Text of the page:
The short one lowers the table to a height where it forms the bed base when the double bed is made up, which could be most nights because the side settees are too narrow to accommodate adult sleepers. Making up the bed is simple enough. Hinged flaps fold out from each settee to rest on the lowered tables.
Cover these with the settee cushions and the job is done. The firm foam cushions are covered with a durable, waterproof, woven, vinyl fabric. While they are hard-wearing enough to be used outside, at 70mm thick they may need a topper to provide the comfort needed for a sound night’s sleep.
There is limited storage space under the settees, as the house batteries are under one of them. And the Truma Combi heater, a BMPro J35 battery-management system, and the water pump are under the other. A further 230-volt double power point and twin USB charge points are mounted aft, driver’s side.
The aft section of the Base 13 is a functional space that works well. Having a rear door with fold-out steps is a real bonus, providing a direct connection to the outdoors as well as alternative access when loading and unloading.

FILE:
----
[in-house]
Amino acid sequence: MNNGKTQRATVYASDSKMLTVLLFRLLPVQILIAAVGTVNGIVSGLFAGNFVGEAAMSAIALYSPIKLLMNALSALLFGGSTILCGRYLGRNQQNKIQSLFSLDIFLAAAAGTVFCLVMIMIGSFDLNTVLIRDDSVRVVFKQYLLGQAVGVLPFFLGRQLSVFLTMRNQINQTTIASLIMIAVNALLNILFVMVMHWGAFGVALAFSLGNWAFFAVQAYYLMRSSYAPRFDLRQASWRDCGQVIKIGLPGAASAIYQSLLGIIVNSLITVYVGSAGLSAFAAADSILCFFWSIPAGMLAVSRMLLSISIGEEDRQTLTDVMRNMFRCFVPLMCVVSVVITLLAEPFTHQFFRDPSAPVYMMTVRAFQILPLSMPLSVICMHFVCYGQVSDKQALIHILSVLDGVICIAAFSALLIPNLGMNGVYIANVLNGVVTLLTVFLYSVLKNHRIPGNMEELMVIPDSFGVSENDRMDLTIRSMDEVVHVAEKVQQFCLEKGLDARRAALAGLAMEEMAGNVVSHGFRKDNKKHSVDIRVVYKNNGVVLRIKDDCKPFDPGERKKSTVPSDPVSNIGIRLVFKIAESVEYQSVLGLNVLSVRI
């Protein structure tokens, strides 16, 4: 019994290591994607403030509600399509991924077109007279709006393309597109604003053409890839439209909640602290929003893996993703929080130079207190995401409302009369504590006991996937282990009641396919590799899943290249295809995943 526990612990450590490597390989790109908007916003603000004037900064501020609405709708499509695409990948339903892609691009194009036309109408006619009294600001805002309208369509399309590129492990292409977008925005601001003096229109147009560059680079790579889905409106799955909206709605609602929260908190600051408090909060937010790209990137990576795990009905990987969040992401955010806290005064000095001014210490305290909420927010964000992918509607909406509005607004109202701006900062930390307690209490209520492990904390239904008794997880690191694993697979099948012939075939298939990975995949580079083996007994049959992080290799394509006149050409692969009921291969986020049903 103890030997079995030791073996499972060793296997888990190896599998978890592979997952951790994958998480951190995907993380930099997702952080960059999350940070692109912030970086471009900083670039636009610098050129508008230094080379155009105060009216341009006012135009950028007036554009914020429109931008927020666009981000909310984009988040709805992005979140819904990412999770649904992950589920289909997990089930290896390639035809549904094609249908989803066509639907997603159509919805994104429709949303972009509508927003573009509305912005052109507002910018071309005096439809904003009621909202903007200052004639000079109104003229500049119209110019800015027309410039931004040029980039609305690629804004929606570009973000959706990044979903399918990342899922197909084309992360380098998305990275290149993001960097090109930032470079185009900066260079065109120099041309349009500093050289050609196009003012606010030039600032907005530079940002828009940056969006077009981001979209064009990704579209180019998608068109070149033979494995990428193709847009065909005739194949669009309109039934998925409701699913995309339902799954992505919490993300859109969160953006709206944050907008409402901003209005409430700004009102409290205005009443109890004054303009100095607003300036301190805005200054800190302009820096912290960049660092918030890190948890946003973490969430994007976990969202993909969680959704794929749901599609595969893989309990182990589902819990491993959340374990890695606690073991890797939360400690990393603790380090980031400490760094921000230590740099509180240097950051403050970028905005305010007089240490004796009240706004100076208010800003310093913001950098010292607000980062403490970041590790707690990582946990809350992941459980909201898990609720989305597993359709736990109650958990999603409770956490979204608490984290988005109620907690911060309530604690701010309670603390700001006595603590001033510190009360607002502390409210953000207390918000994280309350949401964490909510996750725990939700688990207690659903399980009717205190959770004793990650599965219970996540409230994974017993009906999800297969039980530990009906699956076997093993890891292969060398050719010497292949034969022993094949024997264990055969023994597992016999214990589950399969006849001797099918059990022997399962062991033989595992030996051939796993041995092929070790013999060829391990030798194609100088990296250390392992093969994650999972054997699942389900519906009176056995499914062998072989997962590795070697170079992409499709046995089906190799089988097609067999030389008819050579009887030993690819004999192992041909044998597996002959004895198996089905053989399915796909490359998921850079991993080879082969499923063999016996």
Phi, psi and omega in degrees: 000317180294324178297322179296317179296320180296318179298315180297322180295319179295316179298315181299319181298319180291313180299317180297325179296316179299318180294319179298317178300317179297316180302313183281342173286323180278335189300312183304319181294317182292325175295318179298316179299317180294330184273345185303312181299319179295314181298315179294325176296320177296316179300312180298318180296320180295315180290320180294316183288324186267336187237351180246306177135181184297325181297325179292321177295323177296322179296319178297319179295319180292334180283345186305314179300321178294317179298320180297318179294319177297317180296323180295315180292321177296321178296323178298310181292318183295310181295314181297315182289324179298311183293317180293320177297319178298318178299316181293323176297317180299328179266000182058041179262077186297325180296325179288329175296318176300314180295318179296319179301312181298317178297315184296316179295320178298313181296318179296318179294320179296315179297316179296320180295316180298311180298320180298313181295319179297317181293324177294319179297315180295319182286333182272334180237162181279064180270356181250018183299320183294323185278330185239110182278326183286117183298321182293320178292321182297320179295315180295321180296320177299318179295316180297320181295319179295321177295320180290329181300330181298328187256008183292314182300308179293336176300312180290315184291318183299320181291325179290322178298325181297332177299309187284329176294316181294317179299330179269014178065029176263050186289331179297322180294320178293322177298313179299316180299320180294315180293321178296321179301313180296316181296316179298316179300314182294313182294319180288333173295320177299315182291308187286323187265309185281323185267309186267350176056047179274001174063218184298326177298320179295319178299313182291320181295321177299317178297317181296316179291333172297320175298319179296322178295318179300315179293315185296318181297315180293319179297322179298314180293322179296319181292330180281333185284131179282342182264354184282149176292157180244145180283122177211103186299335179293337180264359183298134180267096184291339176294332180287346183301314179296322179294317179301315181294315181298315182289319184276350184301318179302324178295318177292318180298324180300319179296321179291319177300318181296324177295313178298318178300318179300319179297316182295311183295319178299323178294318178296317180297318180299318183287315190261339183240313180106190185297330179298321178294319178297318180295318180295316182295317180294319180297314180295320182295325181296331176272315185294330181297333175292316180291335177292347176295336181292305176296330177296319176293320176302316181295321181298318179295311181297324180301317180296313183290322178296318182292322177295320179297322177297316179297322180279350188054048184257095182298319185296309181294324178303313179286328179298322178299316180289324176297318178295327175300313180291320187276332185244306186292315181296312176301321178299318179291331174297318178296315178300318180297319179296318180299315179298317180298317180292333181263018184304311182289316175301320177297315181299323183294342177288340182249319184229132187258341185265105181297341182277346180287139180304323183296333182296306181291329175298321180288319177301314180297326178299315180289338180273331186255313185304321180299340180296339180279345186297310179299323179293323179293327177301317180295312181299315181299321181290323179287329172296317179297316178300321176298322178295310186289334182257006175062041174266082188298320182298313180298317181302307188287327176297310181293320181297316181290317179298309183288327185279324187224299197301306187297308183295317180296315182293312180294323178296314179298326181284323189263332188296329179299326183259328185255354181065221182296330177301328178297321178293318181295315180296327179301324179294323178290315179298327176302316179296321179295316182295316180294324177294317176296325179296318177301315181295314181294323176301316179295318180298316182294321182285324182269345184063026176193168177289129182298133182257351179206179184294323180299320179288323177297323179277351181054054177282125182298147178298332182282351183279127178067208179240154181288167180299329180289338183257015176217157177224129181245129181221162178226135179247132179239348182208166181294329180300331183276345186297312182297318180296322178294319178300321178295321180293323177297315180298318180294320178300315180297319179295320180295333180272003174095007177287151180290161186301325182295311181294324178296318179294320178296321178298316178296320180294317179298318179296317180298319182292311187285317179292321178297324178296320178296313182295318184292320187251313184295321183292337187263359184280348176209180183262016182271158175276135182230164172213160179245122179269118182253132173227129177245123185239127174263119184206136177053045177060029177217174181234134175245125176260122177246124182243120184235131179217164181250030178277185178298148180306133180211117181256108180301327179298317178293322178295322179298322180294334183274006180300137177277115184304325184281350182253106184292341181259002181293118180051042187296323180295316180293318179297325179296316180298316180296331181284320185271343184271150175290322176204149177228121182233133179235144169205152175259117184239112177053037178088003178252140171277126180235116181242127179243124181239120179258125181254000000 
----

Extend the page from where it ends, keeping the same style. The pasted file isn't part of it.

The question is; when will it be for sale in New Zealand? The Base 13 is a United States Basecamp, modified to make it comply in Australia and New Zealand. Compliance in Australia has yet to be issued because the Australian authorities are not satisfied with the rear-door arrangement (the door has not been an issue with Kiwi authorities).
Meanwhile, Base 13 production in the States has been halted until the matter is resolved. The Base 13 reviewed is one of two pre-production models imported by Jayco Australia, one being sent to New Zealand for market evaluation. So, at this stage, there are just the two pre-production models available in this part of the world.
It’s a case of first-in, first-served, which is a pity as it is a fine addition to the range of options available in the RV world. The Airstream Base 13 retails in New Zealand for $83,000, incl GST and on-road costs.
- Funky, innovative design, wonderful appearance, trend-setting concept.
- Rear door opens up the van and makes it more liveable.
- Great kitchen with a practical layout.
- Need thicker mattresses for greater comfort.
- The chassis isn't galvanised.
Airstream Base 13 specifications
|Travel height||1905mm around entry|
|Fresh/grey water||88 litres/116 litres|
|Towball weight (approx)||150kg|
Price as reivewed: $83,000
For more information, about the Airstream Base 13, visit jayco.co.nz